After a week-long whistle-stop tour of central India‘s least-visited attractions, travel writer and photographer Lottie Gross shares her favourite photos.
India is undoubtedly a beautiful country. It presents such an array of interesting scenes and stunning landscapes, taking pictures is irresistible. But this vast country also poses great challenges for photographers: there are so many people, such enormous sights, such a long, rich history – how do you portray this through a lens?
On my most recent trip in central South India, I was faced with such challenges. The journey I took – overland from Hyderabad, through Karnataka and on to Goa – was overflowing with photogenic moments and mind-boggling historical sights.
Once a Muslim stronghold in a predominantly Hindu country, this area of the Deccan plateau is littered with stunning mausoleums, mosques, minarets and forts whose stories simply cannot be communicated through images alone. There are tales of love, life, war and loss to discover through the architectural wonders here; if some believe a picture paints a thousand words, it must be said that in India it only tells half the story.
Here’s the story behind some of South India’s underrated places:
Arriving in Hyderabad – the capital of India’s newest state, Telangana – on the weekend is perhaps one of the biggest culture shocks you can get in India. Hundreds of shoppers come out to browse and barter the Laad bazaar, where thousands of bangles twinkle on the wall displays in shops and on stalls. This is the view from Charminar – a quad of minarets connected by a balcony, built by the Qutb Shahi dynasty in 1591 to mark the city’s surviving of a plague. It’s a stunning piece of architecture to behold, but the prize is reaching the top of the minarets to look out over the city’s throbbing arteries.
Once the capital of the Qutb Shahi empire, the impressive Golconda Fort sits 11km west of modern Hyderabad. Spread across four square kilometres, it’s a prime example of fourteenth-century Islamic architecture in central India, with stone arches, minarets and palaces to explore throughout. The panorama from the top provides an interesting view of the old-meets-new cityscape that’s so common throughout India.
The Qutb Shahi dynasty ruled what was known as the Golconda kingdom from 1512–1687 and during that time built a number of mausoleums, mosques and fortifications. Near Golconda fort lies a complex of enormous bulbous-domed tombs that hold the bodies of the dynasty’s most important kings and their families. This tomb houses one king’s favourite dancer and sits alongside a tomb for his favoured singer – an interesting insight into the politics within the dynasty.
Among the tombs scattered across the complex are a series of small mosques. This is the interior of The Great Mosque – a small but pretty structure with charming little frescoes around its vaulted ceilings.
Built by the Bahamani Sultanate in 1424, Bidar fort spreads itself out northeast of the modern town and is still used today as a thoroughfare to a residential area. After rains, the grasses are a bright green contrast to the red stones structure, while the landscaped gardens inside make for a pleasant stroll – especially in the early morning when there are few visitors around.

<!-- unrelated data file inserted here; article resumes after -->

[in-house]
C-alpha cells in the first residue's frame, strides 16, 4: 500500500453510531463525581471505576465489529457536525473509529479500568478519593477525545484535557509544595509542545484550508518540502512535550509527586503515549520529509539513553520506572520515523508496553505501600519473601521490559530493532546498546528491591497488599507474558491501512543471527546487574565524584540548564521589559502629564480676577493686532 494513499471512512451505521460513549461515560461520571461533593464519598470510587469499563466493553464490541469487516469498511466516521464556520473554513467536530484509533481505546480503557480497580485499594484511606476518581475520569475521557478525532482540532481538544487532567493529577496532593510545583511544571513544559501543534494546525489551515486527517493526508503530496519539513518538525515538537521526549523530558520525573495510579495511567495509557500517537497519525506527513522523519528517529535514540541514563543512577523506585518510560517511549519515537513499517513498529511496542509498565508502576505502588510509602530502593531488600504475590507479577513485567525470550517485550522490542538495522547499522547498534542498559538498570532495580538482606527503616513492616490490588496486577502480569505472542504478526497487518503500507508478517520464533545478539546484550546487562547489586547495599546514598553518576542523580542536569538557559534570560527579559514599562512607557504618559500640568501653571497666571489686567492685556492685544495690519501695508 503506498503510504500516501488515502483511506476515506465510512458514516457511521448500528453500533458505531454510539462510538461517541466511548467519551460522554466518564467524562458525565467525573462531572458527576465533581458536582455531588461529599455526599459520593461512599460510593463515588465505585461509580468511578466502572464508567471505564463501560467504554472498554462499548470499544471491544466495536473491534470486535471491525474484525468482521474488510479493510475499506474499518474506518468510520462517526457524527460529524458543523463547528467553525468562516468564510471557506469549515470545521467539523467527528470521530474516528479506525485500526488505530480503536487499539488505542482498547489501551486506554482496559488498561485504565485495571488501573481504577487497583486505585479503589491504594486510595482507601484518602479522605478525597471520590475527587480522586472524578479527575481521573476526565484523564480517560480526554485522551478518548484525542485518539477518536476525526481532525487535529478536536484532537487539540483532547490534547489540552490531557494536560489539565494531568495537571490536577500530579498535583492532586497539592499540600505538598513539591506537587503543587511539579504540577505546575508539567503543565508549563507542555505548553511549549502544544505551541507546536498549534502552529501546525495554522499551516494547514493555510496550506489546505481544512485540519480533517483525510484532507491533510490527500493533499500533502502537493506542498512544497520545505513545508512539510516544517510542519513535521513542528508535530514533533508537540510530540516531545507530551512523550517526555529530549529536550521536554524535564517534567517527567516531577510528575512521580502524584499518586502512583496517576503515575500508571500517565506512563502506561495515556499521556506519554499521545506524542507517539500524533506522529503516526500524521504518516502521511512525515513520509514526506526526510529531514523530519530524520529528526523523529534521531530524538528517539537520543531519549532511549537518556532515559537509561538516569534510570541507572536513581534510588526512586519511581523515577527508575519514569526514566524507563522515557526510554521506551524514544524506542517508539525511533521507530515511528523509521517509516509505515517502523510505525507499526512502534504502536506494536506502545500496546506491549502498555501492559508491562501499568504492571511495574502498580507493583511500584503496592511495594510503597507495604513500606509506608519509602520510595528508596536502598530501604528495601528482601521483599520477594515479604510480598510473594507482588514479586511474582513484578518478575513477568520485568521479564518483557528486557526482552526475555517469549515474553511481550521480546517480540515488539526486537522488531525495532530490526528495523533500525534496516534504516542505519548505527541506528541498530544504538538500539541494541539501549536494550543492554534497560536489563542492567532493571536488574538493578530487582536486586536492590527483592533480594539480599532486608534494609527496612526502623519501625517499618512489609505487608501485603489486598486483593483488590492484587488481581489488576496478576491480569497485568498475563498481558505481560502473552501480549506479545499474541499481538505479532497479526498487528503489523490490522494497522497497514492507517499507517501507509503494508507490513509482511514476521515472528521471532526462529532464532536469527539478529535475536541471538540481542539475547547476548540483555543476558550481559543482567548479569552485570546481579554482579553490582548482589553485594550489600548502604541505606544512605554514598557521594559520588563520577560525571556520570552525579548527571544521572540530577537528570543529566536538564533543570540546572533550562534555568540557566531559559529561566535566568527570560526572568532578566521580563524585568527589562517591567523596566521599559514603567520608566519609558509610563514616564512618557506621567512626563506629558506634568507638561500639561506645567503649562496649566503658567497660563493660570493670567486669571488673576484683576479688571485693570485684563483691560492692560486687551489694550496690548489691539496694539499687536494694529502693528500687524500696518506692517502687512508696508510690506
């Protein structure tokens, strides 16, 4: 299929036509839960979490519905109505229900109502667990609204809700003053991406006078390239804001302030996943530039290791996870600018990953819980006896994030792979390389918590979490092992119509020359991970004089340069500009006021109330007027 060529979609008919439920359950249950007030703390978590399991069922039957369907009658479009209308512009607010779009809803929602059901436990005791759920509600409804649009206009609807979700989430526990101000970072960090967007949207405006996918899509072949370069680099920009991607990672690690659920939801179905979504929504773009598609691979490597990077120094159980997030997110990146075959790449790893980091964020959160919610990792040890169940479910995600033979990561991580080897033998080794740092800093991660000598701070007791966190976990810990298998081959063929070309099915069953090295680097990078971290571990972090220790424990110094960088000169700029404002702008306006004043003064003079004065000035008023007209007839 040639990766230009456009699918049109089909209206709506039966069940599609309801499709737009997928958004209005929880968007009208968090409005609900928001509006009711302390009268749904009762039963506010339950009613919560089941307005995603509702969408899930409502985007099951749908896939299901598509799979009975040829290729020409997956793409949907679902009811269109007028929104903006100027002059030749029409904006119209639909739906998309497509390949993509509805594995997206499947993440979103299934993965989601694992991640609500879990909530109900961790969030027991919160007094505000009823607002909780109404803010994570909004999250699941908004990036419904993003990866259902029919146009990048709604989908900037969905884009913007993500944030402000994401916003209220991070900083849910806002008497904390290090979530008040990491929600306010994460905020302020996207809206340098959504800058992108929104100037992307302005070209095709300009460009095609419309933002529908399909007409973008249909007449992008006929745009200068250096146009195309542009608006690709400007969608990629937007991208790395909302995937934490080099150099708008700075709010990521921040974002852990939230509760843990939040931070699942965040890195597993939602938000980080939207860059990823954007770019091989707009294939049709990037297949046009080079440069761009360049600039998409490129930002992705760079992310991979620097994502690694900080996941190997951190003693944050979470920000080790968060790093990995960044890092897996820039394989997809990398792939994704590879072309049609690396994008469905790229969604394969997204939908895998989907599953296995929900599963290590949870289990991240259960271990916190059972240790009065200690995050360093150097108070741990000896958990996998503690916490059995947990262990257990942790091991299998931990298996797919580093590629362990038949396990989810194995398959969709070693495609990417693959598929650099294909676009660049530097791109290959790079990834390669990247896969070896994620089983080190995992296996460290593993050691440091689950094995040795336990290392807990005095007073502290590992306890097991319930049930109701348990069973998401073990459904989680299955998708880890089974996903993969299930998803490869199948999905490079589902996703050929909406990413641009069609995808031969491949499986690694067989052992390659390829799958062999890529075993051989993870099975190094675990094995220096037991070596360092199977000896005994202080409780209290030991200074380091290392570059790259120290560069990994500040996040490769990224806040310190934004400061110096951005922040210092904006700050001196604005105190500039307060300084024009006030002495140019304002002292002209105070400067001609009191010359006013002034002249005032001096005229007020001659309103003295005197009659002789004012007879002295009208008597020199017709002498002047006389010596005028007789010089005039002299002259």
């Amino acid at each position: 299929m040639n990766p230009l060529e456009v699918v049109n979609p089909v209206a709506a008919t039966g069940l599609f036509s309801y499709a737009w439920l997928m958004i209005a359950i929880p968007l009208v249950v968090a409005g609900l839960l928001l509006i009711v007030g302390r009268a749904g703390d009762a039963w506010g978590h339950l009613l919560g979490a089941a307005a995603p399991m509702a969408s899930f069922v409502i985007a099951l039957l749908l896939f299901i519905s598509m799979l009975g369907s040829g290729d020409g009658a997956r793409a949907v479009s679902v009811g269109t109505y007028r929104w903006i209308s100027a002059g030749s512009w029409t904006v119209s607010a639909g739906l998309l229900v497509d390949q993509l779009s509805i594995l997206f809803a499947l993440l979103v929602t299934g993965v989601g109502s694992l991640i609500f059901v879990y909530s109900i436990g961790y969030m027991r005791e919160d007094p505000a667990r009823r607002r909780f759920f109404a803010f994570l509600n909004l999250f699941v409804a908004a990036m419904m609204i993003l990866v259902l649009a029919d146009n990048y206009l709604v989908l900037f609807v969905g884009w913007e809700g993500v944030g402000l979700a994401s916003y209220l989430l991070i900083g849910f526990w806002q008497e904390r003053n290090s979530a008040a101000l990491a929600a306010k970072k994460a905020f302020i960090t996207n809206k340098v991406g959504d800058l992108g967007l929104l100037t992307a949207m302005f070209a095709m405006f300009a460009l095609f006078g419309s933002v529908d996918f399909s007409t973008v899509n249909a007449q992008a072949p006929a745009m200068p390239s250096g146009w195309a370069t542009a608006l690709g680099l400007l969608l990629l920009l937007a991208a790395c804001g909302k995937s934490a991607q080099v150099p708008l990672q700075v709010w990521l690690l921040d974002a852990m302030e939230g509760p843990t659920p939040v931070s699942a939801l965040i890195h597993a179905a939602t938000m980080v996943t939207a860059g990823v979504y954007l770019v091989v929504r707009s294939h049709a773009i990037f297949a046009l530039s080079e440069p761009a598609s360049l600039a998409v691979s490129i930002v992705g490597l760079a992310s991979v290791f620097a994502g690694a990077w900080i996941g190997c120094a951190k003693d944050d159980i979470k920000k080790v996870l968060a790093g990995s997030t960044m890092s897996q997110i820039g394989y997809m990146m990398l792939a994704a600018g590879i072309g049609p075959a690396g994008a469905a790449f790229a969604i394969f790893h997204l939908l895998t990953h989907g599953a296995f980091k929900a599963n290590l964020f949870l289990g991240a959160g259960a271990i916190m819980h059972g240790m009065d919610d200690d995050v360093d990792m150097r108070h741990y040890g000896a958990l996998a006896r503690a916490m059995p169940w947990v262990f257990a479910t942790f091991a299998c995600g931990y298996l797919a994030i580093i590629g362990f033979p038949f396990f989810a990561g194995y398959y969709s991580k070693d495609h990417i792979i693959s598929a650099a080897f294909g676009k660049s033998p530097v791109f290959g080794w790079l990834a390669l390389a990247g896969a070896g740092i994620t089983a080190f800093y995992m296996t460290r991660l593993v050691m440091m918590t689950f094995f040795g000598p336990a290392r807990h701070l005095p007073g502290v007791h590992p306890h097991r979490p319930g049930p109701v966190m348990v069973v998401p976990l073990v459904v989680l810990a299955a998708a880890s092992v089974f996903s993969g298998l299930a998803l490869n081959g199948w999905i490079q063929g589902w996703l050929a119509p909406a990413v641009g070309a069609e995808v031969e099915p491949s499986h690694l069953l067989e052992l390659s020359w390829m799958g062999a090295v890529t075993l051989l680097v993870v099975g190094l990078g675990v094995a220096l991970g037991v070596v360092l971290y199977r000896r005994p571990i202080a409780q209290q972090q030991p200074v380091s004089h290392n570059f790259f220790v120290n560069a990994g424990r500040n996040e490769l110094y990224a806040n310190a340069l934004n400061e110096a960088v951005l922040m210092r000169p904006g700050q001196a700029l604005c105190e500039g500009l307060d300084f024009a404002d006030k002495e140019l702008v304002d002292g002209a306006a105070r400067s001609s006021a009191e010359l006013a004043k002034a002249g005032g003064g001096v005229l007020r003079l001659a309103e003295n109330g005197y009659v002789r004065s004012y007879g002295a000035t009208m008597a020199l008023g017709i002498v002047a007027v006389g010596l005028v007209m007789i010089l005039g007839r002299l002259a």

Bijapur (also known as Vijayapura) is a pleasantly laidback city in the north of Karnataka, which sees few visitors stick around except to see its most famous monument: Golgumbaz. But spend a little more time here and you’ll discover gorgeous green spaces and this colourful bazaar, which is teeming with local shoppers by night. These are marigold necklaces, often used to decorate the Hindu gods and goddesses in temples or as a love charm at weddings.
The main draw for visitors to Bijapur, Gol Gumbaz is visible well before you even get there, its perfectly-shaped dome crowning over the horizon like a rising sun. Completed in 1656, it took 30 years to build and is now the mausoleum of Mohammed Adil Shah, a sultan of the ancient city. Its enormous dome houses the “whispering gallery”, which carries even the slightest of sounds all the way along its surface to the other side.
In contrast to many of Karnataka’s attractions, Badami’s main draw is a Hindu site: a trio of astonishing cave temples hewn out around 550 AD. Set on a sandstone hill, the interiors are decorated with reliefs depicting Hindu gods and statues – including the only 18-armed Shiva in the country.
From the caves you can see the town spread out westward, with ancient temples and mausoleums dotting the landscape.
Badami’s old town makes for a pleasant walk in late afternoon. It’s a chance to see small-town living in India up close: modest, low-rise homes are tightly packed together along the edge of the reservoir, where locals go wash their dishes and clothes.
East of Badami, the tiny village of Pattadakal has little to offer visitors save for its impressive collection of seventh- and eighth-century temples. Built by the Chalukya dynasty, the pink-hued structures are a unique mix of North and South Indian architecture and make for a fascinating morning’s visit.
Lottie travelled with Explore, who run a 14-day Treasures of Central India trip from £1,659 per person, including flights, 12 nights’ accommodation on a bed and breakfast basis, transport and the services of an Explore Leader, driver and local guides.